I recently re-read Frank Voehl’s excellent book; Deming – The Way We Knew Him, and it brought back many personal memories about Dr. Deming and focused me once again on his teachings. This issue of Taking Action will summarize what Dr. Deming taught the Japanese.
I hope you enjoy this issue and encourage you to take advantage of the hyperlinks I have incorporated into the text.
Part One: Dr. Deming’s Work in Japan
William Edwards Deming (October 14, 1900 – December 20, 1993) made a significant contribution to Japan’s reputation for innovative high-quality products and its economic power. He is regarded as having had more impact upon Japanese manufacturing and business than any other individual not of Japanese heritage.
In 1917, Deming enrolled in the University of Wyoming at Laramie, graduating in 1921 with a BS in electrical engineering. In 1925, he received an M.S. from the University of Colorado, and in 1928, a Ph.D. from Yale University. Both graduate degrees were in mathematics and mathematical physics. Dr. Deming worked as a mathematical physicist at the United States Department of Agriculture (1927-39), and was a statistical adviser for the United States Census Bureau (1939-45). He was a professor of statistics at New York University’s graduate school of business administration (1946-1993), and he taught at Columbia University’s graduate School of business (1988-1993).
In 1927, Dr. Deming was introduced to Walter A. Shewhart of the Bell Telephone Laboratories. Deming found great inspiration in the work of Shewhart, the originator of the concepts of statistical control of processes and the related technical tool of the control chart. Shewhart’s idea of common and special causes of variation led directly to Deming’s theory of management. Deming saw that these ideas could be applied not only to manufacturing processes but also to the processes by which organizations are led and managed. This key insight made possible his enormous influence on the economics of the industrialized world.
Deming developed the sampling techniques that were used for the first time during the 1940 U.S. Census. During World War II, Deming taught statistical process control techniques to workers engaged in wartime production. Statistical methods were widely applied during World War II, but faded into disuse a few years later in the face of huge overseas demand for American mass-produced products. In 1947, Deming was involved in early planning for the 1951 Japanese Census. The Allied powers were occupying Japan, and he was asked by the United States Department of the Army to assist with the census. While in Japan, Deming’s expertise in quality control techniques, combined with his involvement in Japanese society, led to his receiving an invitation from the Japanese Union of Scientists and Engineers (JUSE).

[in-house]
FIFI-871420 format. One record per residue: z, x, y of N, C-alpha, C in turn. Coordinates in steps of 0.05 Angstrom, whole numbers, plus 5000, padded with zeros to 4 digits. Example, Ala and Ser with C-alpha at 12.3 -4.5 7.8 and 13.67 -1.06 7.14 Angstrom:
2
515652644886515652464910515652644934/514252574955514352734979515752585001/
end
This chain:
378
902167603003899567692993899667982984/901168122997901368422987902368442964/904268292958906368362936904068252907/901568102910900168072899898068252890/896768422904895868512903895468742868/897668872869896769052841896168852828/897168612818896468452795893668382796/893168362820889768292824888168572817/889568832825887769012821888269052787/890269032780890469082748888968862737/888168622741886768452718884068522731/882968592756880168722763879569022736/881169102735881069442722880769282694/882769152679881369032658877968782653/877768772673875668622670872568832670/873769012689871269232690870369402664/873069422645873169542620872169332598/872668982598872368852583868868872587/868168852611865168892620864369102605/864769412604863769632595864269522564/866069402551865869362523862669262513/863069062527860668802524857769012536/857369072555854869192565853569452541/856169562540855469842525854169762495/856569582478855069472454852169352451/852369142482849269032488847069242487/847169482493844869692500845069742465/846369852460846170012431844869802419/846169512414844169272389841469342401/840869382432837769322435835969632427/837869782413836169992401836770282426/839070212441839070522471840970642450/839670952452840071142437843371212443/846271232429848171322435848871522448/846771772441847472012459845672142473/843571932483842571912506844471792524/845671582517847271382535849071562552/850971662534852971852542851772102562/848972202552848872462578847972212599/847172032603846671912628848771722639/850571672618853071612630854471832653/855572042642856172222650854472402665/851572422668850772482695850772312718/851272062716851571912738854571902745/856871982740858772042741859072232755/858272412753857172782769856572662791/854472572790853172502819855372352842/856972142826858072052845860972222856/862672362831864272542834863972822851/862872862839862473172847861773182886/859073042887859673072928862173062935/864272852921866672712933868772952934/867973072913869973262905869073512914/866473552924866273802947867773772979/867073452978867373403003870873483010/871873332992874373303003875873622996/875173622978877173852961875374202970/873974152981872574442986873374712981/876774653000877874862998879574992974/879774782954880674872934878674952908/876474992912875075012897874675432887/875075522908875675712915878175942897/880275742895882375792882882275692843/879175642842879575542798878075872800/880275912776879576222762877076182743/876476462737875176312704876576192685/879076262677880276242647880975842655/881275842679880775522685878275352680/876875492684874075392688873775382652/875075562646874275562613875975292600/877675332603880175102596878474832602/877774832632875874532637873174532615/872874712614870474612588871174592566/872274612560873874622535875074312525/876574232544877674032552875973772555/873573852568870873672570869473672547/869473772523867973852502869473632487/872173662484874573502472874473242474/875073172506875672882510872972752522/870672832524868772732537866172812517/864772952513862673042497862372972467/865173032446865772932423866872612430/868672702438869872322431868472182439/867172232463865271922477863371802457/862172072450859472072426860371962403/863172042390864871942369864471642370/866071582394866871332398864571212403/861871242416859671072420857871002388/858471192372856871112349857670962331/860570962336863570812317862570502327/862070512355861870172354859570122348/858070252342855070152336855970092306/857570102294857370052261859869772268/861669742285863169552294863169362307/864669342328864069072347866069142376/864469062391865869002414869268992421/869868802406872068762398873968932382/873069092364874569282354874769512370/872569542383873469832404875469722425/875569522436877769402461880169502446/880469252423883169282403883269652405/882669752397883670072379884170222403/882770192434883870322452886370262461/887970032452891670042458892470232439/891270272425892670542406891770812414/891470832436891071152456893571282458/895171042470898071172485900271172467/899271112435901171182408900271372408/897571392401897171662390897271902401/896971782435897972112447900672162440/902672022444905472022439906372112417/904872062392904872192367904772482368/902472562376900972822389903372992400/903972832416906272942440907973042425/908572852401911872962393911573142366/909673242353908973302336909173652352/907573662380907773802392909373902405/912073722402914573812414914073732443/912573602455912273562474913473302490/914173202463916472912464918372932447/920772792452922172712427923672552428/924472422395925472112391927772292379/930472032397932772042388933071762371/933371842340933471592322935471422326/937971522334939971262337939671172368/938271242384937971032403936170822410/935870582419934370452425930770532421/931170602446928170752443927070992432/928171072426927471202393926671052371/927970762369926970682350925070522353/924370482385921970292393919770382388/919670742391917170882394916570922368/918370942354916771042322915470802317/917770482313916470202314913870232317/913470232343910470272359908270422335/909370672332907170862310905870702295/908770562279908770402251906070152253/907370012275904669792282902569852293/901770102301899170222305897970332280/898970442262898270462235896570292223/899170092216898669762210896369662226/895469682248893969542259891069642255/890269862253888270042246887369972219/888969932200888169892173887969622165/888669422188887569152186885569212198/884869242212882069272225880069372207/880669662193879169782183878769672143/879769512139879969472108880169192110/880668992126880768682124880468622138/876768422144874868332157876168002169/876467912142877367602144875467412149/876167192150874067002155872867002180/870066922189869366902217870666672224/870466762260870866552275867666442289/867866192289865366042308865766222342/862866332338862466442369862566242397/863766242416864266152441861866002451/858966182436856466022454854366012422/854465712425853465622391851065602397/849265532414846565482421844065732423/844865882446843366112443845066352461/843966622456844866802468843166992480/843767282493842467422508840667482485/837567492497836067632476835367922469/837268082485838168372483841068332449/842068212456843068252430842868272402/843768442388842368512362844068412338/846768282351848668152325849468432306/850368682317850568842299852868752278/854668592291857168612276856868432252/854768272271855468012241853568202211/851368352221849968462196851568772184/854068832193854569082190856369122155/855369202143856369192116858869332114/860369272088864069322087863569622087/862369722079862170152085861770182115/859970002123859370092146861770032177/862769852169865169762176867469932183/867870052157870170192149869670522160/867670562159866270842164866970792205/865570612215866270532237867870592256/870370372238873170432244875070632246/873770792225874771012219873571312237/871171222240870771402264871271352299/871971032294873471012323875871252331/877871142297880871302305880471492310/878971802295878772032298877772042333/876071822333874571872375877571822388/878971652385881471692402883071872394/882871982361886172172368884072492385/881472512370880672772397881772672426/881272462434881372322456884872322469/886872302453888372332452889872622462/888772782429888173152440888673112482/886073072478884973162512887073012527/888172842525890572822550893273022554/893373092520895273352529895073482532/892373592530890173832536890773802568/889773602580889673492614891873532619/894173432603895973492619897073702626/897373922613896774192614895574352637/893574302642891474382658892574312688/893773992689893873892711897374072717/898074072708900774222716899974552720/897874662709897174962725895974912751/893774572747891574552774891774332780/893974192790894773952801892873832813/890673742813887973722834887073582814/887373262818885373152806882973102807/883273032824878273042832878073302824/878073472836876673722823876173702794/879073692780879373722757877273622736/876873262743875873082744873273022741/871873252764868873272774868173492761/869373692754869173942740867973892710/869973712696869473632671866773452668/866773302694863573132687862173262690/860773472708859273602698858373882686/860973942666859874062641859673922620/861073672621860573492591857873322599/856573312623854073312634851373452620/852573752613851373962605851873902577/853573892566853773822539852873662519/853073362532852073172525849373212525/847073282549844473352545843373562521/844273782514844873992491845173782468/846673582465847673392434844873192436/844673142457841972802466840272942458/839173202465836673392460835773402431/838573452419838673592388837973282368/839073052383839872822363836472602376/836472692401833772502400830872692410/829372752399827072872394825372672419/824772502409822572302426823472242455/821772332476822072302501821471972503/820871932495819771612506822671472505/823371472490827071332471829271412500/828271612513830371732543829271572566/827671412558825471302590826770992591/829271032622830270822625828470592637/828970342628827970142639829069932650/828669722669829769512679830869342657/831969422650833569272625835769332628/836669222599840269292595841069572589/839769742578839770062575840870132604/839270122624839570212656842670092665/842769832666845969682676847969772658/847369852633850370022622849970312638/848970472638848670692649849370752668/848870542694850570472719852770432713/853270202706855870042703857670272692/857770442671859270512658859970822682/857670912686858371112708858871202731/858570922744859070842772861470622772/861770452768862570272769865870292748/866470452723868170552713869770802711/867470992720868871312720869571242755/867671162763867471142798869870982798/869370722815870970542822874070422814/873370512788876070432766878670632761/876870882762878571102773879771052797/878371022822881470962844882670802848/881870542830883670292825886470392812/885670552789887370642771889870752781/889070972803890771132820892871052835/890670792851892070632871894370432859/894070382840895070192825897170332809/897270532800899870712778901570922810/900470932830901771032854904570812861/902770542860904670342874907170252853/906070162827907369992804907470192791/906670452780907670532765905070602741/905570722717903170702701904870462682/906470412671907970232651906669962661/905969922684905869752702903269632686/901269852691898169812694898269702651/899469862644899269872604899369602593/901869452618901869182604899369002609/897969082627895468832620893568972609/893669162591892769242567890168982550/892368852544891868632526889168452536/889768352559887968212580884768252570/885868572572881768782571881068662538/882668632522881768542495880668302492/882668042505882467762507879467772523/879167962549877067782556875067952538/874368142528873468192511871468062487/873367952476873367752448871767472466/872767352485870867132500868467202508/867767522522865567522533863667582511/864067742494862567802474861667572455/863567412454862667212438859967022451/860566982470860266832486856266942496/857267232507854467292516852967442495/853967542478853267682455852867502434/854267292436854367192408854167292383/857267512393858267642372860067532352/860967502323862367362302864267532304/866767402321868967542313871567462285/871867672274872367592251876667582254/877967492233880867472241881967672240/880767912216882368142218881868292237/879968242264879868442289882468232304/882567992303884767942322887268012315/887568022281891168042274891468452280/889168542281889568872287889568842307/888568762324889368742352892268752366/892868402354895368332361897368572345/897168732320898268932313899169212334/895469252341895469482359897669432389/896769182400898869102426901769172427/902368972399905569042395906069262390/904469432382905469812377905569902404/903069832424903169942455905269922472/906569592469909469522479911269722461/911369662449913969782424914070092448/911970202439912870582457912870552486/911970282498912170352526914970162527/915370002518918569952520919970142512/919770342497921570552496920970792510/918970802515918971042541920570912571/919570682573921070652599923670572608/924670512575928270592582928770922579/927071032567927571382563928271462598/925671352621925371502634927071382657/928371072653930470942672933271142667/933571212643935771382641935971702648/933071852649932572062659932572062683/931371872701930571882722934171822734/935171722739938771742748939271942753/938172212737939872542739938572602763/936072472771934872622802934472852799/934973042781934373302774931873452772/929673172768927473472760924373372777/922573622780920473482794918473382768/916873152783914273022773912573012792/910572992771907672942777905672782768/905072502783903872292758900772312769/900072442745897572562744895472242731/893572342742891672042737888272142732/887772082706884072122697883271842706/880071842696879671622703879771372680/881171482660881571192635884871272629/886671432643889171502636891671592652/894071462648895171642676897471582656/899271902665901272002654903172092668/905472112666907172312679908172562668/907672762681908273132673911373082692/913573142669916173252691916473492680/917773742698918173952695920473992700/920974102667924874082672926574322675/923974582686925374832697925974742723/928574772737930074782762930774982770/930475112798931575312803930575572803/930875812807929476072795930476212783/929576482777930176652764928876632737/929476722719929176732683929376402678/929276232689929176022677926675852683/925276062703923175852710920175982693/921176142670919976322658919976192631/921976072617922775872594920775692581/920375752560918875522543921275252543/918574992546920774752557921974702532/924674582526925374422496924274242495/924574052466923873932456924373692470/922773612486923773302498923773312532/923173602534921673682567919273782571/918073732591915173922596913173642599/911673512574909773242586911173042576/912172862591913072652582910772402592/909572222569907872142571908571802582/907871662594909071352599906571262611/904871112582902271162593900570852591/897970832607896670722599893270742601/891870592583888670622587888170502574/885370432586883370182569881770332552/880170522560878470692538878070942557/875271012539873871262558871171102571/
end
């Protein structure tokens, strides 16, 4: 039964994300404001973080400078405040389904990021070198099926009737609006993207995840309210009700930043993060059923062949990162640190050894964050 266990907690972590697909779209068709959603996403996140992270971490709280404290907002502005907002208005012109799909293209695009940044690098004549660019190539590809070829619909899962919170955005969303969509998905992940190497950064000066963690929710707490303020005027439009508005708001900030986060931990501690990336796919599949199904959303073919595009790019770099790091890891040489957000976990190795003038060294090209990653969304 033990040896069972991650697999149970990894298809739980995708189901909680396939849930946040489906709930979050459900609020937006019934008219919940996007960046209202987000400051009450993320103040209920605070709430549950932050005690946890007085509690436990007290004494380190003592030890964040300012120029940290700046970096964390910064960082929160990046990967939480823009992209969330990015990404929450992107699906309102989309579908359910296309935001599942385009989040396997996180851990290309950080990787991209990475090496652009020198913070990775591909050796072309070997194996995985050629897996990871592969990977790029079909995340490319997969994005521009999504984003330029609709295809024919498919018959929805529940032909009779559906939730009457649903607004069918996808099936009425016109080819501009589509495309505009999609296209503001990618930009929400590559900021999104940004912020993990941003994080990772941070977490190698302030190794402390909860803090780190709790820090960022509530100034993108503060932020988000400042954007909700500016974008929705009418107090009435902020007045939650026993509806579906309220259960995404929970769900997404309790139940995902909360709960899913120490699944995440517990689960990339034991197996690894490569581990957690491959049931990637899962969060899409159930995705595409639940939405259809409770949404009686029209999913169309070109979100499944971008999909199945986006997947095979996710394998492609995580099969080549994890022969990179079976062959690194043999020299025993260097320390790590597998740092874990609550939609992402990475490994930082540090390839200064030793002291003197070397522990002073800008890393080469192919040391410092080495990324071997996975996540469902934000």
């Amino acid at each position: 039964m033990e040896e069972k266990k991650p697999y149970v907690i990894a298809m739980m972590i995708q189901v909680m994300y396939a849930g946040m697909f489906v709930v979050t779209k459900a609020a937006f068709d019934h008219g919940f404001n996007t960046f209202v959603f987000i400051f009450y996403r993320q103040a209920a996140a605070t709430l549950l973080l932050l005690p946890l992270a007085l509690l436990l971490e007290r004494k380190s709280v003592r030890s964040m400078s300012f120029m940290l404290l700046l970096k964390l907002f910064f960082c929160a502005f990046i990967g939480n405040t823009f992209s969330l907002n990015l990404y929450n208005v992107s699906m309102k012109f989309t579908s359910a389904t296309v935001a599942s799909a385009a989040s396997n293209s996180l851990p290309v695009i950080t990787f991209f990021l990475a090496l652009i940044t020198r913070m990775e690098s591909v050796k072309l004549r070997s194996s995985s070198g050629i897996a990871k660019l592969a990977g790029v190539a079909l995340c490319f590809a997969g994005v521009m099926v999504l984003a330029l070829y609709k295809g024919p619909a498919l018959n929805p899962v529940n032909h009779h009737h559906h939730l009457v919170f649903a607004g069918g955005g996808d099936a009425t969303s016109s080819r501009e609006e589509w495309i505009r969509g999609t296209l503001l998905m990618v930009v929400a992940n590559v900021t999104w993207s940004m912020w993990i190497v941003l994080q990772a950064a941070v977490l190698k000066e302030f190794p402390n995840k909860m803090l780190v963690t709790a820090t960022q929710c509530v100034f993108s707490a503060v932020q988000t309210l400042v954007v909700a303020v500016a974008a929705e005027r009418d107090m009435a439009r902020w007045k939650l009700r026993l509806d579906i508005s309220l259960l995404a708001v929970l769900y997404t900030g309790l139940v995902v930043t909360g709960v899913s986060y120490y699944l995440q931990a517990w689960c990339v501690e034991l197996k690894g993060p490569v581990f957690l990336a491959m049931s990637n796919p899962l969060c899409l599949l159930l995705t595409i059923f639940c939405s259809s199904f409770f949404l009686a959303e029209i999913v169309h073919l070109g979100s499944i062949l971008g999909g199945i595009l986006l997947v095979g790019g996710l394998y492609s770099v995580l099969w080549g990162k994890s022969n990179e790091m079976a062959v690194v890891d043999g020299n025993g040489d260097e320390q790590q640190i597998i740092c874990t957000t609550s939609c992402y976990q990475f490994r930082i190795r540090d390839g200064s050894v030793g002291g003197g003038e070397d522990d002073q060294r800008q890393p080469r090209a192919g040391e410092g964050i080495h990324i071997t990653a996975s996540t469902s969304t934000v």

JUSE members had studied Shewhart’s techniques, and as part of Japan’s reconstruction efforts, they sought an expert to teach statistical control and quality improvement methods. During June-August 1950, Deming trained hundreds of engineers, managers, and scholars in statistical process control and the concepts of quality. He also conducted at least one session for top management. Deming’s message to Japan’s chief executives was very simple:“improving quality will reduce expenses while increasing productivity and market share”.Perhaps the best known of these management lectures was delivered at the Mt. Hakone Conference Center (Hotel de Yama) in August 1950.
A number of Japanese manufacturers applied his techniques widely and experienced theretofore unheard-of levels of quality and productivity. The improved quality combined with the lowered cost created new international demand for Japanese products.
In 1960, the Prime Minister of Japan (Nobusuke Kishi), acting on behalf of Emperor Hirohito, awarded Dr. Deming Japan’s Order of the Sacred Treasure, Second Class. The citation on the medal recognizes Deming’s contributions to Japan’s industrial rebirth and its worldwide success.
More than sixty-five years has passed since Dr. Deming began to teach the Japanese about quality. They took bold action, and now they are a powerful force in our global economy.
In the next issue of Taking Action I will summarize Dr. Deming’s impact in the United States after he was rediscovered as a result of the 1980 NBC White Paper; If Japan Can, Why Can’t We?
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